Eddie Sherman

Eddie Sherman
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Wednesday - August 04, 2005
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Col. John Bates

THE NEW director of the Pearl Harbor Visitor Center doesn’t look or act like a military hero. Col. John Bates, of average height, wiry-thin, creased face, graying hair, sunny disposition, usually smiling, is a Marine legend. That his body is still in one piece and that he is still alive is a miracle. Bates’ chest was blasted by machine-gun fire in Vietnam. He was wearing a flak jacket which at the time was lined with fiberglass plates. The shots sent the fibers into his chest, destroying most of his right lung. Months later a hand grenade tore his knee to pieces. These experiences seem insignificant when compared to the time Bates fell into a punji stake trap. That’s a hole with a bunch of sharp wooden stakes at the bottom of it. His left foot became impaled by a long, sharp bamboo stake smeared with water-buffalo manure to maximize infection. All this earned him three Purple Hearts. To this day Bates can’t remember how he pulled his foot out of that stake. “It’s kind of like trying to tell somebody what sex is like without ever having experienced it,” he smiles … After being banged up like this the Marines medically retired him. Being put out to pasture was difficult to accept for Bates. He re-applied to the Marines over and over, but was rejected six times. Meanwhile, he kept busy going to school. After earning a bachelor’s and two master’s degrees during his seven-year military hiatus, then 30-year-old Bates was finally accepted back in the Marines and made a second lieutenant. His perseverance prevailed … Despite all the various injuries, Bates later became known for his dedication to running. His first marathon was in 1997. Since, he’s competed in various “Ironman” triathlons including a 146-mile run from Death Valley to Mount Whitney in California …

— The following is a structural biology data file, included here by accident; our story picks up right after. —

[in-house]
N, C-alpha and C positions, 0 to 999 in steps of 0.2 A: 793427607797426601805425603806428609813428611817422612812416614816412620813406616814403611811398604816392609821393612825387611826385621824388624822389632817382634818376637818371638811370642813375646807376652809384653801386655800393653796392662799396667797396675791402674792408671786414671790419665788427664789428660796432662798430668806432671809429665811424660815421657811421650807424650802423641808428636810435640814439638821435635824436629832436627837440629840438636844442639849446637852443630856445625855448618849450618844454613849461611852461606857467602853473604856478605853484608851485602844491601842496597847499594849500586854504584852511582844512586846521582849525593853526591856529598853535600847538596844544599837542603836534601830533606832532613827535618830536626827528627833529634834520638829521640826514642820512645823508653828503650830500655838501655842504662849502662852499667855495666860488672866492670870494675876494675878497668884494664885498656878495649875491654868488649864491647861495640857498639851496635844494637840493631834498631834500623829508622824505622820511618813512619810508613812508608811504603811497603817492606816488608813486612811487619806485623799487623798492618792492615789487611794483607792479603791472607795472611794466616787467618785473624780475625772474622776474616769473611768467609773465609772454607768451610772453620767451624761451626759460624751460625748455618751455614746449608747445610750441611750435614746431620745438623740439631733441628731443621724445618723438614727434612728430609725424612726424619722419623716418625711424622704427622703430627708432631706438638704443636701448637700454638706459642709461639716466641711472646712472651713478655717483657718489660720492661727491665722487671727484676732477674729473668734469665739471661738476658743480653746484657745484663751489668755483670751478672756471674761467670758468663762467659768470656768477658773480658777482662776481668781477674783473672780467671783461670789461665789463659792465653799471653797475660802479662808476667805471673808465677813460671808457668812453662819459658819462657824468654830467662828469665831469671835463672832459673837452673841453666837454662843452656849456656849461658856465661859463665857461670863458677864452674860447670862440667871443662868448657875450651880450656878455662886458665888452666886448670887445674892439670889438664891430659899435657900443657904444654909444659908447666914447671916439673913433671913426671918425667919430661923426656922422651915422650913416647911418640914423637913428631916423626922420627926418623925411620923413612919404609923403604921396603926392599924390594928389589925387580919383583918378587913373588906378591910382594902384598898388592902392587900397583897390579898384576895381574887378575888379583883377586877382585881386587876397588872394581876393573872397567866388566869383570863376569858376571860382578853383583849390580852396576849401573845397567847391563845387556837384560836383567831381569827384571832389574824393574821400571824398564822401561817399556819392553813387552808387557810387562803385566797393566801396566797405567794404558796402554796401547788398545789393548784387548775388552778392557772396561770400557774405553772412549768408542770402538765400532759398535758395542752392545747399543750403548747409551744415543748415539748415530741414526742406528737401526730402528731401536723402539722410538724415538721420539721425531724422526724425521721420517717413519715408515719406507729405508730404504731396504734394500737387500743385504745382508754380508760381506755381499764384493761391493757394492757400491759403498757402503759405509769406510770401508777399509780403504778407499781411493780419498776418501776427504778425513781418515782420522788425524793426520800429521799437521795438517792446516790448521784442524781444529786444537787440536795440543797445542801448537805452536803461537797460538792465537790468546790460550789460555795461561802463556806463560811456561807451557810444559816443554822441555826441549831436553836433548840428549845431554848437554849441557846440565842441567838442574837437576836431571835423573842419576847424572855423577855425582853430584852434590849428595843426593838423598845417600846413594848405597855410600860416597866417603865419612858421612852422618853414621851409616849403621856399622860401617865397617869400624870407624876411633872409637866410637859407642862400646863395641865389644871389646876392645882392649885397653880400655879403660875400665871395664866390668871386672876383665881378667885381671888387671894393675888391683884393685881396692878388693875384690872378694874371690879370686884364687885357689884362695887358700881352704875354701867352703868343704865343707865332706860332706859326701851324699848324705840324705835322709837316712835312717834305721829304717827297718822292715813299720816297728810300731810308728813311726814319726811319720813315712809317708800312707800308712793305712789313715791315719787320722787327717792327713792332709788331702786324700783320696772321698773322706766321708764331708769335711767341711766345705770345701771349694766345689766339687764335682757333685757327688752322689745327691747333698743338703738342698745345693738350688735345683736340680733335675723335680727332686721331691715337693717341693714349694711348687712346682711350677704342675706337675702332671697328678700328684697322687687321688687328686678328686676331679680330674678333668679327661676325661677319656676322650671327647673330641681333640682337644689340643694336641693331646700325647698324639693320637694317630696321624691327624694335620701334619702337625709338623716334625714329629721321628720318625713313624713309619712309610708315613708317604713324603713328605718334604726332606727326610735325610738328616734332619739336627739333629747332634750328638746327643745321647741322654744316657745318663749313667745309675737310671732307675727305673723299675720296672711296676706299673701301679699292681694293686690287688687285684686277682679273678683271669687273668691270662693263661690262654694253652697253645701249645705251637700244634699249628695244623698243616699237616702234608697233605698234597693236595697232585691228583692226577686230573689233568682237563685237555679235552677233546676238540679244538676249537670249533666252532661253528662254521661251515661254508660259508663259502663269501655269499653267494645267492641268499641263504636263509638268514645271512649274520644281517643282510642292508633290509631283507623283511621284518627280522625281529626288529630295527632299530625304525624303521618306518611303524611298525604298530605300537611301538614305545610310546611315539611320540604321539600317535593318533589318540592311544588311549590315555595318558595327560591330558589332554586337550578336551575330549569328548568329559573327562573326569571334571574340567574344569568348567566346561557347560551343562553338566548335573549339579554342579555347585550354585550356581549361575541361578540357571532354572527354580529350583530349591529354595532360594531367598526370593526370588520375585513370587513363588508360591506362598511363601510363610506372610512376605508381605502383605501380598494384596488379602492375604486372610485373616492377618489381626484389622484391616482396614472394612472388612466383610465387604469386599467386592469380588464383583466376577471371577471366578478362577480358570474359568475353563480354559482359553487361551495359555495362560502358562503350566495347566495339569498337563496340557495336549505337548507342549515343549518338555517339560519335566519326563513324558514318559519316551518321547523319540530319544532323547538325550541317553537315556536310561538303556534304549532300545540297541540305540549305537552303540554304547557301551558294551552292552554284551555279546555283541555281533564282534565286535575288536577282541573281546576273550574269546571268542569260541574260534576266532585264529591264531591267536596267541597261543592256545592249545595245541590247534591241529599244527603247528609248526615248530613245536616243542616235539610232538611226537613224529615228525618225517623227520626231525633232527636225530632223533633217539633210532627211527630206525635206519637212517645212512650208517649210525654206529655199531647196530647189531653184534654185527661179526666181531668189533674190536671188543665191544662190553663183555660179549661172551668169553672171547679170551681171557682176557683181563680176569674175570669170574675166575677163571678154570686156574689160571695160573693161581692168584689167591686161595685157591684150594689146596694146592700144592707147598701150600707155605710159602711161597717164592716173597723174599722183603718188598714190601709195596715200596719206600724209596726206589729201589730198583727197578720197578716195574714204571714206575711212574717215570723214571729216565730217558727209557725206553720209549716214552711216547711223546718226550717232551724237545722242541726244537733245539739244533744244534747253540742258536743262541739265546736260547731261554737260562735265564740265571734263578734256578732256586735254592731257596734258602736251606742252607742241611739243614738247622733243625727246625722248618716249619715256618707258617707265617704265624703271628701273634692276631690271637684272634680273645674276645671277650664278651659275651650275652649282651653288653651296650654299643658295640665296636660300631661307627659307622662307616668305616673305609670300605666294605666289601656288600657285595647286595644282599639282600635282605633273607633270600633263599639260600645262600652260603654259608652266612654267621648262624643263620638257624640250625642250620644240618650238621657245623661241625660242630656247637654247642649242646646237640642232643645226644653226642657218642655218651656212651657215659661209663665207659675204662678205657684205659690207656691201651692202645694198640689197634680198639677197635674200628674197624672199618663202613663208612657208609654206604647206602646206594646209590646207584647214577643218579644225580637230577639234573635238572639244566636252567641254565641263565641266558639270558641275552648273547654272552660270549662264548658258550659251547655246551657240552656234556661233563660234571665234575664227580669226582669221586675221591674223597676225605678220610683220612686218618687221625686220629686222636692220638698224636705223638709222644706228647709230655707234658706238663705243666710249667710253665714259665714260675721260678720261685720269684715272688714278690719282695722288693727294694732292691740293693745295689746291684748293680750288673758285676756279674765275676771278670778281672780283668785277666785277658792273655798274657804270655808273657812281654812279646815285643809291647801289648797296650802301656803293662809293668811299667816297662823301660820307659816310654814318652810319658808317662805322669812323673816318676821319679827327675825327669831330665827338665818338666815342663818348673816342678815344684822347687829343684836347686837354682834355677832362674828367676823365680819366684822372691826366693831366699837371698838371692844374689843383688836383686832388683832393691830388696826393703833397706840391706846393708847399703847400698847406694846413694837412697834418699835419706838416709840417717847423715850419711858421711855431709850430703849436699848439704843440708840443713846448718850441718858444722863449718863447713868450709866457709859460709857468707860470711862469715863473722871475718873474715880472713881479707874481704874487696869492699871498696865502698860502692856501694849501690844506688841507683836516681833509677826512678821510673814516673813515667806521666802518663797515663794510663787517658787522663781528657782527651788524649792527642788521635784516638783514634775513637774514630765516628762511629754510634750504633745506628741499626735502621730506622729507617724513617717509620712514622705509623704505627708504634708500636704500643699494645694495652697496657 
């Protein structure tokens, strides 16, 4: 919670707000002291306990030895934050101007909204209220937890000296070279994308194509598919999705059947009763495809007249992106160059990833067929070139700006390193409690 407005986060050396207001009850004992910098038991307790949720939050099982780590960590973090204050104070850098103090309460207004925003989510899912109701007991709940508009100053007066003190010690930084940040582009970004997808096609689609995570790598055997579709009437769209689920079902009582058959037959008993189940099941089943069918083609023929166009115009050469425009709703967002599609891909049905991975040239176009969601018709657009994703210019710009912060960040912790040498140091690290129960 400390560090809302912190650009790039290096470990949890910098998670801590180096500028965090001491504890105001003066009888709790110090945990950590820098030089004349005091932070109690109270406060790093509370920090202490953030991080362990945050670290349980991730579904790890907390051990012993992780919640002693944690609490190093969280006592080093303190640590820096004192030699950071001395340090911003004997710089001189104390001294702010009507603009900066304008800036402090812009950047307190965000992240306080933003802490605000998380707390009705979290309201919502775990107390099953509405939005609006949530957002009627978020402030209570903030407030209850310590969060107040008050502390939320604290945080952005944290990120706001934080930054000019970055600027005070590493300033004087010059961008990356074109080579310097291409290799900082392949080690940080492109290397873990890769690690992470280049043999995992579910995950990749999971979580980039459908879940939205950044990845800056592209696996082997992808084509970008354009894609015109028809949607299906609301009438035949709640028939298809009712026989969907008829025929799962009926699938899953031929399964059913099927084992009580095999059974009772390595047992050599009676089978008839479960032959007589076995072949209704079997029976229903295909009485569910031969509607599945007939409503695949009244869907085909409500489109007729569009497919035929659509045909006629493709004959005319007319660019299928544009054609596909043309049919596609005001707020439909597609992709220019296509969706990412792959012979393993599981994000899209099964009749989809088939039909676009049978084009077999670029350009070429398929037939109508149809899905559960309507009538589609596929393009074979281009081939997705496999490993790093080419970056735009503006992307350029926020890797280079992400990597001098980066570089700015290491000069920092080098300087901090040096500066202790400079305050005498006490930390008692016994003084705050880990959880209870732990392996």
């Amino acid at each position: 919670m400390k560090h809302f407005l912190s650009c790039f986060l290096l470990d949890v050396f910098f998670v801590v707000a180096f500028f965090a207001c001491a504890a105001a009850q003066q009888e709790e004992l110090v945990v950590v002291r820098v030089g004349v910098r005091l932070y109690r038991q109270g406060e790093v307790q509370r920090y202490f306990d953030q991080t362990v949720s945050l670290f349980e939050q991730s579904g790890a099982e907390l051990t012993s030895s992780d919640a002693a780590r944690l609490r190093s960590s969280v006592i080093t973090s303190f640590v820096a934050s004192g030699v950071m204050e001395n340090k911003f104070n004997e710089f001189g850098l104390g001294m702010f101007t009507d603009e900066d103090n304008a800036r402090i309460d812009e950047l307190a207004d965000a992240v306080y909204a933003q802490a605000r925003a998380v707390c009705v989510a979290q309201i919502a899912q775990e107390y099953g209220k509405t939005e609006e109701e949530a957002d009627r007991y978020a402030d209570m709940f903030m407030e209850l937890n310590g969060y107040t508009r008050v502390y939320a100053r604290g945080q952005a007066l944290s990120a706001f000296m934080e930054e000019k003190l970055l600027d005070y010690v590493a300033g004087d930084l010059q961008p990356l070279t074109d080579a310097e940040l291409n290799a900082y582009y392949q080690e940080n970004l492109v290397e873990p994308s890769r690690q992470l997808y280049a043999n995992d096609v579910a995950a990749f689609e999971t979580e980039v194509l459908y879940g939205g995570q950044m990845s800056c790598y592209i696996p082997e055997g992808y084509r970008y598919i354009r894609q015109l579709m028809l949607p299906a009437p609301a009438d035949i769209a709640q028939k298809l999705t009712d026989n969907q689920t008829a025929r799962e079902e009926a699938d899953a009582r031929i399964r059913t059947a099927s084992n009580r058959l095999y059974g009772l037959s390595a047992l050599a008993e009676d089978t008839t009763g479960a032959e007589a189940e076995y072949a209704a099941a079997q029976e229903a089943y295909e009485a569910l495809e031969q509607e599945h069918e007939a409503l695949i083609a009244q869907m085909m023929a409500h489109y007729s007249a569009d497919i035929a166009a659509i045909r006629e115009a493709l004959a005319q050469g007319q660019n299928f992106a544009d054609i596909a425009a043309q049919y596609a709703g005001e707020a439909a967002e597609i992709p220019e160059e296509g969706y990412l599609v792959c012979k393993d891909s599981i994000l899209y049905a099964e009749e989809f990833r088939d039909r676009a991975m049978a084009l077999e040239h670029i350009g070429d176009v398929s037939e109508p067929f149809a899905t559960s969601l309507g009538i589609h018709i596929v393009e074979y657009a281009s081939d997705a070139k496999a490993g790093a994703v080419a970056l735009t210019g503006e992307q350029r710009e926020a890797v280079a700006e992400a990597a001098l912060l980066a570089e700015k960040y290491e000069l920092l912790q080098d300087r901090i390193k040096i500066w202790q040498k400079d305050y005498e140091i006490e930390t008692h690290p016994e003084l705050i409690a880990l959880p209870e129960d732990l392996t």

Of all the drama in Bates’ life, one that made the hair on the back of his neck stand up was an e-mail message from a young man in New Hampshire asking if he ever was stationed in Vietnam “If so,” said the message, “I may have something of yours.” Turned out it was a lost cigarette lighter Bates purchased and had engraved during the war. Eric Sletten, a student at Skidmore College, was traveling with friends in Vietnam. At an outdoor bazaar Sletten spotted a table full of lighters. Something about that old lighter just stood out, and the young man purchased it. Sletten was a history major whose father served in Vietnam as a sailor. When he returned to New Hampshire after studying abroad, he tucked the lighter in a drawer and forgot about it. Much later, cleaning out that drawer, he came across the lighter again. Looking at it more carefully, Sletten was able to read the fading name and date Bates had engraved. Curious, he decided to see if he could track down the original owner. He checked lists of soldiers killed during Vietnam. Then started looking elsewhere. Eventually, “detective” Sletten tracked Bates down. Bates returned the favor by inviting Sletten to a Marine Corps Ball … Bates clearly remembers the date he had it engraved — Jan. 22, 1967. It was on that date that Bates, recovering from a gunshot wound, simply walked out of a military hospital and rejoined his unit in the field. “I just got fed up sweeping and mopping floors in the hospital.” He borrowed utility pants, combat boots, a loose-fitting hospital gown and walked out, found a helicopter crew and “hitchhiked” back to his men. While waiting for his ride, he bought that lighter and had it engraved … Col. Bates ended his long Marine career by parachuting into his retirement ceremonies

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